Gamechanging Ideas for Cost-Effective Low-Volume Manufacturing is a workshop that will be held at ASME MSEC (June 4-8, 2017). The ASME MSEC Gamechangers Workshop offers an opportunity for researchers and innovators to present manufacturing process innovations that enable cost-effective low-volume manufacturing in the U.S. We are seeking innovations in hardware and software to enable entrepreneurs to transition from makers to low-volume manufacturers.

The submission form is now closed. If you’d like to attend the workshop, please visit the workshop page.

Advances in 3D printing enabled individual inventors and entrepreneurs to make high value personalized products in the quantities of one or tens. On the other hand, in traditional high-volume manufacturing of commodity products, the unit cost is very low since the initial investment in high cost dies/molds is amortized over hundreds of thousands or even millions of units. Between these two extremes, there are opportunities and challenges to manufacture products in low volumes, say between 1,000 and 10,000 units. Such volumes may be too high to “print” or “machine” one at a time and such quantities are too low to justify investment in expensive tooling.

Low-volume manufacturing, in the quantities of 1,000-10,000 of innovative and specialized products at economical pricing is needed in nearly every industry, from medical devices to defense to consumer products. One of the goals is to broaden capabilities and access to small volume manufacturing as widely as possible. Cost-competitive manufacturing at small-lot sizes (1,000-10,000 units) is essential to increase the variety and value of what an individual or small team can create. The challenge for low-volume manufacturing remains in creating technologies that have a low enough initial investment and additional per unit cost that the overall cost/unit is competitive with mass production. Examples of potential technologies include but are not limited to:

  • Technology for reconfigurable dies and molds (zero tooling cost)
  • Technology for massively parallel additive manufacturing methods, where entire layers or large regions are formed at once, rather than point by point
  • Technology to substantially lower die and mold production cost
  • Automation tools for die and mold design
  • Technology to enable fully automated setup of manufacturing equipment or production lines
  • Reconfigurable manufacturing equipment (e.g., LEGO-like building blocks)
  • Novel molding, casting, or forming technologies that excel at small-lot quantities
  • Manufacturing tools and equipment that are substantially lower cost than traditional tools and equipment or substantially improve the quality of current desktop manufacturing tools.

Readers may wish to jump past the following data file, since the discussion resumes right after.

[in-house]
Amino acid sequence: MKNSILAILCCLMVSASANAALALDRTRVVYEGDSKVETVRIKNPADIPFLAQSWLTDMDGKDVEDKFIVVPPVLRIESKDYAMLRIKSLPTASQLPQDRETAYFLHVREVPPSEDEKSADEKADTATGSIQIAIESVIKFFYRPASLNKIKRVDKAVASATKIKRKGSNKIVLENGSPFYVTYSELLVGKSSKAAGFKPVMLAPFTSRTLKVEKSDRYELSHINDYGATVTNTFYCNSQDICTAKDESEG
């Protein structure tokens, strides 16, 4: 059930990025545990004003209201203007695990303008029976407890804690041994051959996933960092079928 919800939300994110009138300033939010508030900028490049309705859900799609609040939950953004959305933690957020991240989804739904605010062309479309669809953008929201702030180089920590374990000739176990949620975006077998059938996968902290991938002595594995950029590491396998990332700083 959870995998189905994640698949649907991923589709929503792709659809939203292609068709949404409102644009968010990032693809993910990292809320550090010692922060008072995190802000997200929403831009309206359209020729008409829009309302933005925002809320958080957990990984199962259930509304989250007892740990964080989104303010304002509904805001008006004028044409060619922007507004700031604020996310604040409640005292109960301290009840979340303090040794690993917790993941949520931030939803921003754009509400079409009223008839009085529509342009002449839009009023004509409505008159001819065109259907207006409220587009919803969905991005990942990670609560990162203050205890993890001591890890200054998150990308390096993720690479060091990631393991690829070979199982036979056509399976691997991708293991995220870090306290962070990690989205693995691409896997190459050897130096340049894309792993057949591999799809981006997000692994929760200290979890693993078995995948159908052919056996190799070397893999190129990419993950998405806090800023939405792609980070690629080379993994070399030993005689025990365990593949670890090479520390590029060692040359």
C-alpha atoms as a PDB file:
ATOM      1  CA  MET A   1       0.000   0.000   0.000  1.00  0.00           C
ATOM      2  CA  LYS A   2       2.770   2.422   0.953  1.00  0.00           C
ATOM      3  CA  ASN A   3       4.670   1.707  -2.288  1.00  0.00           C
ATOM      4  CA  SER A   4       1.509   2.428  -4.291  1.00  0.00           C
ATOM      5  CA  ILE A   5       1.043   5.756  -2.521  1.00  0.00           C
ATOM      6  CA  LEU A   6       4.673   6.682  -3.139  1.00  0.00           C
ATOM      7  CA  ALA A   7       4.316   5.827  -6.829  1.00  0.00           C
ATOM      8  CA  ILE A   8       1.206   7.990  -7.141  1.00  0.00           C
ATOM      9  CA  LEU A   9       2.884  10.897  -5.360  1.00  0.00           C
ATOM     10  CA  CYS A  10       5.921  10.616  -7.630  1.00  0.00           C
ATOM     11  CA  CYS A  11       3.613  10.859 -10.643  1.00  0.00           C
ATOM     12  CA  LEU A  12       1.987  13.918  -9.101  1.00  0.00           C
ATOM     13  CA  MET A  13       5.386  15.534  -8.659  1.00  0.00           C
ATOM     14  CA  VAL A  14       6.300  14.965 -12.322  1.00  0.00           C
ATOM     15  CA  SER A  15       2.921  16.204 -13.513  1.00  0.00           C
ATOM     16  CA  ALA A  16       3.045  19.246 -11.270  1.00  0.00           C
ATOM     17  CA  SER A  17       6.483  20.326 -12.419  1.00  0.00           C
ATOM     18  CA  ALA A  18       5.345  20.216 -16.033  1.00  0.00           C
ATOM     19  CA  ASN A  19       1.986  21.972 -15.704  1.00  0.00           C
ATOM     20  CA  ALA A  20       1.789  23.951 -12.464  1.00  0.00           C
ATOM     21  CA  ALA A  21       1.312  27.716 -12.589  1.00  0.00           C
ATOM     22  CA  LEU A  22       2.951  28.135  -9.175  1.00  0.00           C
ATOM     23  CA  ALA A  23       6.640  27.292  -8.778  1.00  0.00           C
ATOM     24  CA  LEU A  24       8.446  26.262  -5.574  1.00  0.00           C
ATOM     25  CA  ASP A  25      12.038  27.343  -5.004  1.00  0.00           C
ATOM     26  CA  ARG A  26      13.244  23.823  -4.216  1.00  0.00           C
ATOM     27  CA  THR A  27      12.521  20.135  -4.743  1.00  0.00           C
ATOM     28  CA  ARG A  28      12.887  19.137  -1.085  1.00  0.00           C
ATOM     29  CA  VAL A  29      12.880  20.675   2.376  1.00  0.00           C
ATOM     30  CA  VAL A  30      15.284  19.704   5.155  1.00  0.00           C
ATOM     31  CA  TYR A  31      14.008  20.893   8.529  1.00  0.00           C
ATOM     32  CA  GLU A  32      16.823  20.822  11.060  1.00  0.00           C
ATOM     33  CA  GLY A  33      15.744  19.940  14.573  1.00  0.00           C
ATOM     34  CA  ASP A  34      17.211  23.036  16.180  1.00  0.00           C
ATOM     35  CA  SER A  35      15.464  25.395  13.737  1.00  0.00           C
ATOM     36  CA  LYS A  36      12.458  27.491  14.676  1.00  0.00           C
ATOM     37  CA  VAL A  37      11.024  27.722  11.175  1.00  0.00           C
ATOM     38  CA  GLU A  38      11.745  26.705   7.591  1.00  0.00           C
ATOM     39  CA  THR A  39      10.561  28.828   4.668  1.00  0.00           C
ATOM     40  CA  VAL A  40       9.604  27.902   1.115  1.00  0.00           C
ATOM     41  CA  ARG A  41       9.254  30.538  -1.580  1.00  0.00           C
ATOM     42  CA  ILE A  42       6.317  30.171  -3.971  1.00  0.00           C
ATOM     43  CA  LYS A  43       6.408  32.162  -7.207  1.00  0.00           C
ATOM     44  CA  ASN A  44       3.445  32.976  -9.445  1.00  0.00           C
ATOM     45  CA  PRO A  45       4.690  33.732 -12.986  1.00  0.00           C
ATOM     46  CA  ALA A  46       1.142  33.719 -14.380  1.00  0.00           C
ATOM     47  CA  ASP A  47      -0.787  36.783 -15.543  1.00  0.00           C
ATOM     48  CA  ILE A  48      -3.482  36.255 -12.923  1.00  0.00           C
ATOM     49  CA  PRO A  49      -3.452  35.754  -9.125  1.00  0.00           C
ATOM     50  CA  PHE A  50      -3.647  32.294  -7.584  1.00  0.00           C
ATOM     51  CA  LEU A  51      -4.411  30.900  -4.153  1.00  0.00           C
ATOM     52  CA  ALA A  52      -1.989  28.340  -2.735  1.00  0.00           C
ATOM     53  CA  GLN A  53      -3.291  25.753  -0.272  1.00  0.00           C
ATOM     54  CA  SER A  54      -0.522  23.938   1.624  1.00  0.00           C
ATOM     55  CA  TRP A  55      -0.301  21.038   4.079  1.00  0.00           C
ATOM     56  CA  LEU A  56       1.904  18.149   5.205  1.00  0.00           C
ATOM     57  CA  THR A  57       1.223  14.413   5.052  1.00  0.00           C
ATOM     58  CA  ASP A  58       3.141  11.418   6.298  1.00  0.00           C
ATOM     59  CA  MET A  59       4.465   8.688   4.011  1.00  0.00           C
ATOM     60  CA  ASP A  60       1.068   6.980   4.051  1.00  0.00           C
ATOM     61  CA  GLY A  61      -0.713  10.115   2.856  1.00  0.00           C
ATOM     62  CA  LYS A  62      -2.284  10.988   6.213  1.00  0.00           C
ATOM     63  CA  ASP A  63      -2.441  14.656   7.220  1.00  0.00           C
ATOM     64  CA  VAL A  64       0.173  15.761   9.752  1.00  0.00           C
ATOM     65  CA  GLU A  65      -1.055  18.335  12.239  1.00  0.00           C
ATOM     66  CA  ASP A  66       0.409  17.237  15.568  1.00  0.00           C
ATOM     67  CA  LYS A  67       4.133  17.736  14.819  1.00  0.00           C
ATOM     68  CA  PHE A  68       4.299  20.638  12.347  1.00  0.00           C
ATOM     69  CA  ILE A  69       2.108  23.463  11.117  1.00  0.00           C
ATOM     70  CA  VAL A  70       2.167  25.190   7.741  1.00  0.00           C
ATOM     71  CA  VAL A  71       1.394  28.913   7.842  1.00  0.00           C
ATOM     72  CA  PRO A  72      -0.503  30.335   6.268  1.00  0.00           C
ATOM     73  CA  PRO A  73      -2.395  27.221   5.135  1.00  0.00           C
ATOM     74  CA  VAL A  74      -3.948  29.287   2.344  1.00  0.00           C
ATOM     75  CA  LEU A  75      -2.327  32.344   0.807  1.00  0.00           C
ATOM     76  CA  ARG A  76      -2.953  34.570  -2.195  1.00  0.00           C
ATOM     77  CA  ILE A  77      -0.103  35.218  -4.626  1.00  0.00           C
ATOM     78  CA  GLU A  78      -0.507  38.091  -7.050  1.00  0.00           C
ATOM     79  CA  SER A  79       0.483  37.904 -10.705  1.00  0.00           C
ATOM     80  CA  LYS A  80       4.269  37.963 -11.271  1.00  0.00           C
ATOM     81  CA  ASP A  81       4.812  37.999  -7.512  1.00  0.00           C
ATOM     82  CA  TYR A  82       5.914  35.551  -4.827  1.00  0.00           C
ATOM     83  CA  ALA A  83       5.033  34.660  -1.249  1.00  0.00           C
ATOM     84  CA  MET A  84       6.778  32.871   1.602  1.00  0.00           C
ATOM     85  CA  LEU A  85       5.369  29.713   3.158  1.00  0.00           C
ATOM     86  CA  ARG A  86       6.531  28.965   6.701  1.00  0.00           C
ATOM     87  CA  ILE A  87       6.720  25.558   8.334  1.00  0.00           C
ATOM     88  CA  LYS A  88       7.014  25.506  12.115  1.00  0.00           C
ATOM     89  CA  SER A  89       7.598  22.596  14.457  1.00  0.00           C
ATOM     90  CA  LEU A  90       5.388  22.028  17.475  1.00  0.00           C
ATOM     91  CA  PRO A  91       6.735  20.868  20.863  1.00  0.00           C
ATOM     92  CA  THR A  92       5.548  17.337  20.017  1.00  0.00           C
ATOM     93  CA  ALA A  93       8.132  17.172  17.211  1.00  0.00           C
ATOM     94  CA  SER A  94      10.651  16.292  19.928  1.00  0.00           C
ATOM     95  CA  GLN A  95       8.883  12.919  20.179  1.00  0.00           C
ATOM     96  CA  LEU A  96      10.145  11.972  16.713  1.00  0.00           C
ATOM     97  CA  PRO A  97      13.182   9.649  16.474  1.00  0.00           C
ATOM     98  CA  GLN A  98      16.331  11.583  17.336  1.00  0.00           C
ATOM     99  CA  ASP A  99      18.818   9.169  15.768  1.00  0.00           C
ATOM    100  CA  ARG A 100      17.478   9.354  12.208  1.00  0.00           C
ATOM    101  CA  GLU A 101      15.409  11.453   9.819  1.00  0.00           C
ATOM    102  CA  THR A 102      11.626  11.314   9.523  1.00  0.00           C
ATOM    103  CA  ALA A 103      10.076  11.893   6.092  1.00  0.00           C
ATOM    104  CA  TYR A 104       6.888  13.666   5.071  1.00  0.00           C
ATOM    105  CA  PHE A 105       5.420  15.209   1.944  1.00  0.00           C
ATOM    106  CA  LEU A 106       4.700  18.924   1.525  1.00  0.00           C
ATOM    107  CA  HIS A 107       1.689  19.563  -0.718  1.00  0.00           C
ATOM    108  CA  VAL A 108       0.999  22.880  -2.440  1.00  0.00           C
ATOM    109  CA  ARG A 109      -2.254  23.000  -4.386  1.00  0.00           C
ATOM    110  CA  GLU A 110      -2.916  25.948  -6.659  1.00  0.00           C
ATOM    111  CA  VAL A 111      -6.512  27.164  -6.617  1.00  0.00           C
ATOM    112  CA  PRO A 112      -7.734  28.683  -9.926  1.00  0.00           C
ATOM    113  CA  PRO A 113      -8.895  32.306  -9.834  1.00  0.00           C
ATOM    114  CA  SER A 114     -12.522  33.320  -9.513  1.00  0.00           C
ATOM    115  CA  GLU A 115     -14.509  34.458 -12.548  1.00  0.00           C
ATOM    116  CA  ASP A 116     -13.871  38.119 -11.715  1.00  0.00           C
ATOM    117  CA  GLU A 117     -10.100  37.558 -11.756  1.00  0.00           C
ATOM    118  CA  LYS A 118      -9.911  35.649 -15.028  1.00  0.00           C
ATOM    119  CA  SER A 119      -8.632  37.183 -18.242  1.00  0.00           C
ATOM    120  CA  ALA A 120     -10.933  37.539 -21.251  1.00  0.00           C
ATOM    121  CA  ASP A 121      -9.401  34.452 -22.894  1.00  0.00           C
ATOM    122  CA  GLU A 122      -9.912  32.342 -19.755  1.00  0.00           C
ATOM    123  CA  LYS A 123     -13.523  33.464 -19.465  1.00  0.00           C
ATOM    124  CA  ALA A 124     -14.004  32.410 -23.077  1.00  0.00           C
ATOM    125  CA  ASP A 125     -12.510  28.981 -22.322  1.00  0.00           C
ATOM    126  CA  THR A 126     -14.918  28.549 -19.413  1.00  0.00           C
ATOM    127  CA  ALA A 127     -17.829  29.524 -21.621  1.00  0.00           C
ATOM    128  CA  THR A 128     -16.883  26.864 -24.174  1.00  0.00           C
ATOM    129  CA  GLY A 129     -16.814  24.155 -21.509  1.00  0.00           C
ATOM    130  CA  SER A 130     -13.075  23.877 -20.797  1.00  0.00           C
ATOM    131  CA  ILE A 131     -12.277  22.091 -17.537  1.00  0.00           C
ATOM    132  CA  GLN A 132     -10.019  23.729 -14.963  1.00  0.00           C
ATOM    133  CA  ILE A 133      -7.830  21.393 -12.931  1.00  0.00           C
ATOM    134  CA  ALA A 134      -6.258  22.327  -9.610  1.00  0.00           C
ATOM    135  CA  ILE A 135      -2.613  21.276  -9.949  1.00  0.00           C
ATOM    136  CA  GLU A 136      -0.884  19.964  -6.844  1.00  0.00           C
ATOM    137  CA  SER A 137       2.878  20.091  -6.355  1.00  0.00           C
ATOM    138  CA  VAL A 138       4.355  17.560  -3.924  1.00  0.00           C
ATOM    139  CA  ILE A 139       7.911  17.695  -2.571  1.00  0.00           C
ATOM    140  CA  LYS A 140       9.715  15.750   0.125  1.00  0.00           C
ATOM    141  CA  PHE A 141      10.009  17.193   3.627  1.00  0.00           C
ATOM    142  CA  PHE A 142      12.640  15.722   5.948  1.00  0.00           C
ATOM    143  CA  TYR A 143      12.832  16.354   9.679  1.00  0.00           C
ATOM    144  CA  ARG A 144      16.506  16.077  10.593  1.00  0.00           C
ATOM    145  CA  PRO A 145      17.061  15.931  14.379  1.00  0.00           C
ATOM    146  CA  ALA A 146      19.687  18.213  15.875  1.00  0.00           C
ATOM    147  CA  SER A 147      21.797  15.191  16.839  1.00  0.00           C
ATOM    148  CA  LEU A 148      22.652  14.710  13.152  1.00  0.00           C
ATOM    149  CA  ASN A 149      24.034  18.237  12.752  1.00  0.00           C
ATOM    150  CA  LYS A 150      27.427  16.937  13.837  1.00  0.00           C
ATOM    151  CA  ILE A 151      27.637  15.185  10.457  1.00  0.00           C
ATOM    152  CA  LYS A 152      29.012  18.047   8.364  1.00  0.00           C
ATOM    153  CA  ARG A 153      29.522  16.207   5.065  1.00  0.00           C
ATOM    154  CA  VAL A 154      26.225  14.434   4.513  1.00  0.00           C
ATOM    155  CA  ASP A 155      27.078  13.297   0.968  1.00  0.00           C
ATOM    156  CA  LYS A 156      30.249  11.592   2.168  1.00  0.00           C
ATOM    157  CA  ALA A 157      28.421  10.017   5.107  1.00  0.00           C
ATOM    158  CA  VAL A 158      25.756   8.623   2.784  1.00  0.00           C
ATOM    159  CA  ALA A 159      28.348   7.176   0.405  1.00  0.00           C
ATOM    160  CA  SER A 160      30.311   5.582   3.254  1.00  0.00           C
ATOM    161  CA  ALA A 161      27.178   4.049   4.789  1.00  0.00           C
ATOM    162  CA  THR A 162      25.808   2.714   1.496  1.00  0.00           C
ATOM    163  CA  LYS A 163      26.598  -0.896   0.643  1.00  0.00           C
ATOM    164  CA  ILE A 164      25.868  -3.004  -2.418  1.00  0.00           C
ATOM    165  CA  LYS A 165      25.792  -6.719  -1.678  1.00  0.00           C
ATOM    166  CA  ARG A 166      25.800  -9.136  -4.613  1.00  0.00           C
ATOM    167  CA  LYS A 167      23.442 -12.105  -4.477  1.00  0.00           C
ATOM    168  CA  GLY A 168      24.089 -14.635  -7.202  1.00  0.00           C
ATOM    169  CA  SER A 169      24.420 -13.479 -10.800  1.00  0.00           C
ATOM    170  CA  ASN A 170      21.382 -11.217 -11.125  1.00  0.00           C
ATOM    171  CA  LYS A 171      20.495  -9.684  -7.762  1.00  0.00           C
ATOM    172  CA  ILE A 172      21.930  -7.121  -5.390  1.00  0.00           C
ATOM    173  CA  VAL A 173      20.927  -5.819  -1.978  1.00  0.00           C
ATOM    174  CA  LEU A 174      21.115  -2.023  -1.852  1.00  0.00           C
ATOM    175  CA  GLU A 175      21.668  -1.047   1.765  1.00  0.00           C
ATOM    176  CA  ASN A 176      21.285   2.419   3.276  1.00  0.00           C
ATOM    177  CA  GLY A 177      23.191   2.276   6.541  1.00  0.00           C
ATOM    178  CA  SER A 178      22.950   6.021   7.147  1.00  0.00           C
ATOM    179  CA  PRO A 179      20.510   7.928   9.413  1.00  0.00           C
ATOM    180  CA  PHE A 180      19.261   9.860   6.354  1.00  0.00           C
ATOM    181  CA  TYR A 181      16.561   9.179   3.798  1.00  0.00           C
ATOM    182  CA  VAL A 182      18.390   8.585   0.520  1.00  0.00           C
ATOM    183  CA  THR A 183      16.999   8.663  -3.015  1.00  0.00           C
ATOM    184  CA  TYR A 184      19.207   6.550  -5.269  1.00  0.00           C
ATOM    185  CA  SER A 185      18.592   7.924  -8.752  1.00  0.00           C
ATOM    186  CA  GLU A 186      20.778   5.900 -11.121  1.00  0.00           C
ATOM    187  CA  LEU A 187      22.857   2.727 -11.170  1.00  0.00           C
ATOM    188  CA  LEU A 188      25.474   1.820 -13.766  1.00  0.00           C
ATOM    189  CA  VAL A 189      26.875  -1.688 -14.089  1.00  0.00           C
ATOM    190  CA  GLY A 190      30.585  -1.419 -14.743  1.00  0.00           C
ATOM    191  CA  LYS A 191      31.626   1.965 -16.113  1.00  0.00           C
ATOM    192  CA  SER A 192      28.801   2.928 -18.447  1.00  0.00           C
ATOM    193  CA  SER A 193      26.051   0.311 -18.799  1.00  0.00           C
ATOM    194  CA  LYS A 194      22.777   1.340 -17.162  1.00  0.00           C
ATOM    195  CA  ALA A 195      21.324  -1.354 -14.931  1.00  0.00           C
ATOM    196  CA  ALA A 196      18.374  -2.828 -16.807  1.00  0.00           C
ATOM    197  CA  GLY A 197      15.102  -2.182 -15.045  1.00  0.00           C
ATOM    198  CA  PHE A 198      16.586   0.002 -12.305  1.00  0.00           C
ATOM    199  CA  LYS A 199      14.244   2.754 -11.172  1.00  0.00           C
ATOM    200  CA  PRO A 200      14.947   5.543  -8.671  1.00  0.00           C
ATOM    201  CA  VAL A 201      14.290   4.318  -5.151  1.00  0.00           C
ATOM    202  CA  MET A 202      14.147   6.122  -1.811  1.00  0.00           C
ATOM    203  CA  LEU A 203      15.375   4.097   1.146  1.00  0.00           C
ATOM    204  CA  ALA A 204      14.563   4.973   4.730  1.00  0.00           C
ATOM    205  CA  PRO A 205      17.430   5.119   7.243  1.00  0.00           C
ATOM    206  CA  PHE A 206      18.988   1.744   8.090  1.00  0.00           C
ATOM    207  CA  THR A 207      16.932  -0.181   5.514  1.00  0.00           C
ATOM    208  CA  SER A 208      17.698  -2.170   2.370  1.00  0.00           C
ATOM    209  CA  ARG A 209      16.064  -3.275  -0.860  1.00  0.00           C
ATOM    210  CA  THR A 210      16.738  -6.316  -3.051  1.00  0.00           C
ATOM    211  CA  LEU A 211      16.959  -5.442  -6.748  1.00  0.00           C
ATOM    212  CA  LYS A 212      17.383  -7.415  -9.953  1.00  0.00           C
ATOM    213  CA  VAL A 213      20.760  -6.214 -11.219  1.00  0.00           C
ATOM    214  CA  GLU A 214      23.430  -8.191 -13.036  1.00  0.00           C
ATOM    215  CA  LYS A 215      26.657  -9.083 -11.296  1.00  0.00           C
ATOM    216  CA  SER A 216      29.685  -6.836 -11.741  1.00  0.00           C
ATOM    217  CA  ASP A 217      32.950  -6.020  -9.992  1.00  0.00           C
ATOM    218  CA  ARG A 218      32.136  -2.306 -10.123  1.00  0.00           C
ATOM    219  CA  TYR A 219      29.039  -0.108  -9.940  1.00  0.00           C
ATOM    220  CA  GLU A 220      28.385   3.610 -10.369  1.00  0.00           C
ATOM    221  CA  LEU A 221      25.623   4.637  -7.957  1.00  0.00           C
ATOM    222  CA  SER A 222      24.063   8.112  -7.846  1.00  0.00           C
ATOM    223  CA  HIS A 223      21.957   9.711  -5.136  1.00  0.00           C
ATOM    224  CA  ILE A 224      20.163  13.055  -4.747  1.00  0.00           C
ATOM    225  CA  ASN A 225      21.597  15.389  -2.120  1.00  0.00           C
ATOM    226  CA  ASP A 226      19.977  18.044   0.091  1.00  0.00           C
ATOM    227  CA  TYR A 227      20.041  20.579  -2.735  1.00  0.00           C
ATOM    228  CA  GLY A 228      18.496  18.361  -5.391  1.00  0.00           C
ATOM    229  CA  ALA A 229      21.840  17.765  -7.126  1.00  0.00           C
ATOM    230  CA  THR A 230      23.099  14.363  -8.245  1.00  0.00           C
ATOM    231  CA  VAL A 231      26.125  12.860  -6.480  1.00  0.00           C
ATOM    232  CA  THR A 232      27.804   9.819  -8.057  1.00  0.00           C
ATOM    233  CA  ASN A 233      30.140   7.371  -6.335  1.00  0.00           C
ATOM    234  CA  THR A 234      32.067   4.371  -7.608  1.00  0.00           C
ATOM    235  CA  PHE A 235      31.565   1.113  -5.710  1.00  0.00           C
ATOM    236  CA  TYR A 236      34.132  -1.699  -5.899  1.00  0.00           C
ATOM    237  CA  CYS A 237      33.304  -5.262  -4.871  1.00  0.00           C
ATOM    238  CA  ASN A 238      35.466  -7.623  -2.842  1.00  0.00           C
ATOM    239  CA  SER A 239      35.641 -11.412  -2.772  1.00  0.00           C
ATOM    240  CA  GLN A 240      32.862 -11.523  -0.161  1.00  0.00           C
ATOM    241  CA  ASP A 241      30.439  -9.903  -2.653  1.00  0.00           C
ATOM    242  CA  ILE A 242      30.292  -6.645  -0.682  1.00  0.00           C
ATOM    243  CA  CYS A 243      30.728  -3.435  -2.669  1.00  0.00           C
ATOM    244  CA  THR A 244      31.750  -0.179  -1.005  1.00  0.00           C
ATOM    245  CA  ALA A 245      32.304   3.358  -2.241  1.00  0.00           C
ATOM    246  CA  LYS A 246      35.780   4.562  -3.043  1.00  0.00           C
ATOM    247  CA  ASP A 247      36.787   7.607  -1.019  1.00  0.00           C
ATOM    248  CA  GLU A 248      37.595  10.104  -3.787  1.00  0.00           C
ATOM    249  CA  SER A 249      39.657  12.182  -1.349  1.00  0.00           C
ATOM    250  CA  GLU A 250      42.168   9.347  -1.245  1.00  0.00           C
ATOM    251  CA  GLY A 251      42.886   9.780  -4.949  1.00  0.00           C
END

• Novel low-cost approaches to computer vision and machine learning for manufacturing (especially integration of open source approaches)
  • Low cost and scalable manufacturing technology for emerging areas (e.g. nano-manufacturing, flexible electronics or sensors, etc.)

Proposals

Submit two-page abstracts for the Gamechangers Workshop by February 24, 2017. Abstracts should contain at least one effective graphic and address the following questions:

  • What is the technology? How is it a gamechanger relative to existing technologies?
  • If the technology were fully matured with 3-5 years of funded support, what would be the potential economic impact to the U.S.?
  • Once matured, what industry sectors (aero, auto, semiconductor etc.) does this technology impact positively?
The submission form is now closed. If you’d like to attend the workshop, please visit the workshop page

All abstracts submitted will be reviewed by a MSEC-NAMRC joint committee along with members of the MForesight Leadership Council. Researchers will be informed if their idea was selected for presentation by March 8, 2017 (see note below). Questions can be directed to info@mforesight.org.

Note: Since the submission deadline was extended, researchers will be notified as soon as possible regarding their submission.

MSEC Workshop

The structure of the half-day workshop will be highly interactive, with approximately eight researchers invited to each speak for 10 min. and then answer questions for 5 min. Additionally, some of those not chosen to speak will be invited to present their ideas through a poster located in the workshop space. Workshop attendees will be given the opportunity to review, comment on, and select the top candidate technologies, based on potential economic impact across multiple industry sectors, in separate breakout sessions followed by a general session. Presentations will be recorded and videos from the highest scoring innovations will be posted on the MForesight website. Workshop results will be published as a white paper available on the MForesight website.

The highest scoring innovations may participate in follow-on activities with MForesight such as:

  • Further dissemination of the idea to industry partners and funding agencies.
  • Publish the idea as an extended blog post or op-ed.
  • Investigate the impact of the idea on U.S. manufacturing competitiveness.
  • Potentially co-lead a dedicated workshop with subject matter experts.

Organizers

Prof. Sridhar Kota, Executive Director, MForesight
Ph: 734-647-2997, kota@mforesight.org
Prof. Daniel Walczyk, Rensselaer Polytechnic Institute
Ph: 518-276-2397, walczd@rpi.edu

Questions can be directed to info@mforesight.org.